Interview of Pablo Chang-Castillo, co-founder of Chang-Castillo and Associates
Tell me a little bit about yourself.
I was born in Nicaragua to a Chinese-Nicaraguan father and a Spanish-Nicaraguan mother. I emigrated to the US as a child, coming back to Central America (Costa Rica, Honduras, and of course, my dear Nicaragua) to study during the summertime throughout my childhood and college. Both my parents’ mother tongue was Spanish but they had also studied in the States. My dad also spoke fluent Cantonese and French so he sent me to France as an exchange student when I was 15. So you could say that I was born and grew up surrounded by languages! I also became a French citizen three years ago.
I have an MA in both Translation and Conference Interpretation from the Monterey Institute of International Studies (now the Middlebury Institute of International Studies at Monterey) and an MA in Bilingual Legal Interpretation from the University of Charleston (now called the Graduate School of the College of Charleston).
Why did you decide to create CCA?
What excites me the most about conference interpretation is that it allows me to discover the world and share it with our customers. At CCA, we build bridges between cultures, which is fascinating.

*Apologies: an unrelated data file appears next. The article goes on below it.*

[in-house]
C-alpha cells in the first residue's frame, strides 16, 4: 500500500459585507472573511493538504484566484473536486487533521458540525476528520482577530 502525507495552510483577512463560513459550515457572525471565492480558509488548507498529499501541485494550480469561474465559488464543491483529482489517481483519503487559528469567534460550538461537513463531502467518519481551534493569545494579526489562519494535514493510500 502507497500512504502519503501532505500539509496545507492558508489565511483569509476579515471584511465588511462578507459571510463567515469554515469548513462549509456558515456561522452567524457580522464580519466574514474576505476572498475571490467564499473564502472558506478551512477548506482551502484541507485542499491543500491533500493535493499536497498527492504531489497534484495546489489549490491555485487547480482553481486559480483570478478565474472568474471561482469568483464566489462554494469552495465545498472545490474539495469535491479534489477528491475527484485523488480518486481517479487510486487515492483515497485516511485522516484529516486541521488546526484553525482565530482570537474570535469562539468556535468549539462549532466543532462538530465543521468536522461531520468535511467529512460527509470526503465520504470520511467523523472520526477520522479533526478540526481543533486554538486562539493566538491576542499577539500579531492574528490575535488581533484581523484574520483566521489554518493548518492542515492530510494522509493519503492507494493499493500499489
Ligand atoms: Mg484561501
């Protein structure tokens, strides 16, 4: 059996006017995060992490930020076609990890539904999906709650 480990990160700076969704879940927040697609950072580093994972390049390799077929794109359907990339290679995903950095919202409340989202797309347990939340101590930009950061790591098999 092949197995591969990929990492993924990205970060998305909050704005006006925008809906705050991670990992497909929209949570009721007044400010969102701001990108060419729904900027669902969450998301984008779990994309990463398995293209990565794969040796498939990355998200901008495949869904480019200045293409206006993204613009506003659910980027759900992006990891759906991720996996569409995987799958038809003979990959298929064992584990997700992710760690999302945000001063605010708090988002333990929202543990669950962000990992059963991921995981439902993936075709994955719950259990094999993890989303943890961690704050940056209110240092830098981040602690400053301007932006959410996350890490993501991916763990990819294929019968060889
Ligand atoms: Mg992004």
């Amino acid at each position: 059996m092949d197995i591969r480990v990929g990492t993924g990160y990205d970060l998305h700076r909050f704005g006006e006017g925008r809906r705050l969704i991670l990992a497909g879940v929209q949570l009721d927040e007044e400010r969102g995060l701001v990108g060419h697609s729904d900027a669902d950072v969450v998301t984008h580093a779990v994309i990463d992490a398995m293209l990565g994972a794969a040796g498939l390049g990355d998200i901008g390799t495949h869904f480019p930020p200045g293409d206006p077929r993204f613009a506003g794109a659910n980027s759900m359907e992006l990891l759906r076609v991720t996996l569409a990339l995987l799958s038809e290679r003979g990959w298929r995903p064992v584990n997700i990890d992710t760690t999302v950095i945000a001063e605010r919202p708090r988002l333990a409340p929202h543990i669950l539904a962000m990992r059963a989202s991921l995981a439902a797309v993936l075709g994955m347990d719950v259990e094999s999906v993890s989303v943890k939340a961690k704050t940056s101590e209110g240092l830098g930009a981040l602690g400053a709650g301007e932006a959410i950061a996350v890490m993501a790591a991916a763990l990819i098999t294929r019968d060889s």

What makes CCA so different?
Unlike other companies on the market, we are not project managers or sales people trying to sell translation services, or equipment providers who also recruit interpreters — we ARE the linguists doing the job, either in front of the computer or in the interpretation booth, or recruiting colleagues who do the same with the same quality we insist upon for ourselves. We are the only translation and interpretation company to be owned and operated by working translators and interpreters – so we know exactly what our clients need, and how to provide them with the service they deserve.
Pardon the pun, but how does this translate into CCA’s practices?
Many people will claim that they speak another language, but there is a huge difference between having spent a summer in France or having a grandmother who was born in Mexico, and being a competent translator or conference interpreter at a professional level. We know what skill it takes to be a competent translator or interpreter.
One of my colleagues once told me that when you have someone replace you, you should make sure that they are at least as good as you are. That’s why we are so selective when it comes to recruiting translators and interpreters. We only want the crème de la crème, those who have formal training, certifications, AND a proven track record in the field.
Tell us about a time when your skills were really put to the test.
I remember a few years ago, we were providing conference interpretation services for a global summit in Los Angeles, California. The power suddenly went out, so of course the interpretation booths and microphones became unusable. Within a few moments, our interpreters were there on the floor, providing consecutive interpretation to the delegates, making it possible to continue the meeting seamlessly. This was possible because we knew, as interpreters ourselves, that we had put together a team who had the languages and the skills to work under whatever circumstances that came their way. This is what makes CCA unique and like no other company out there.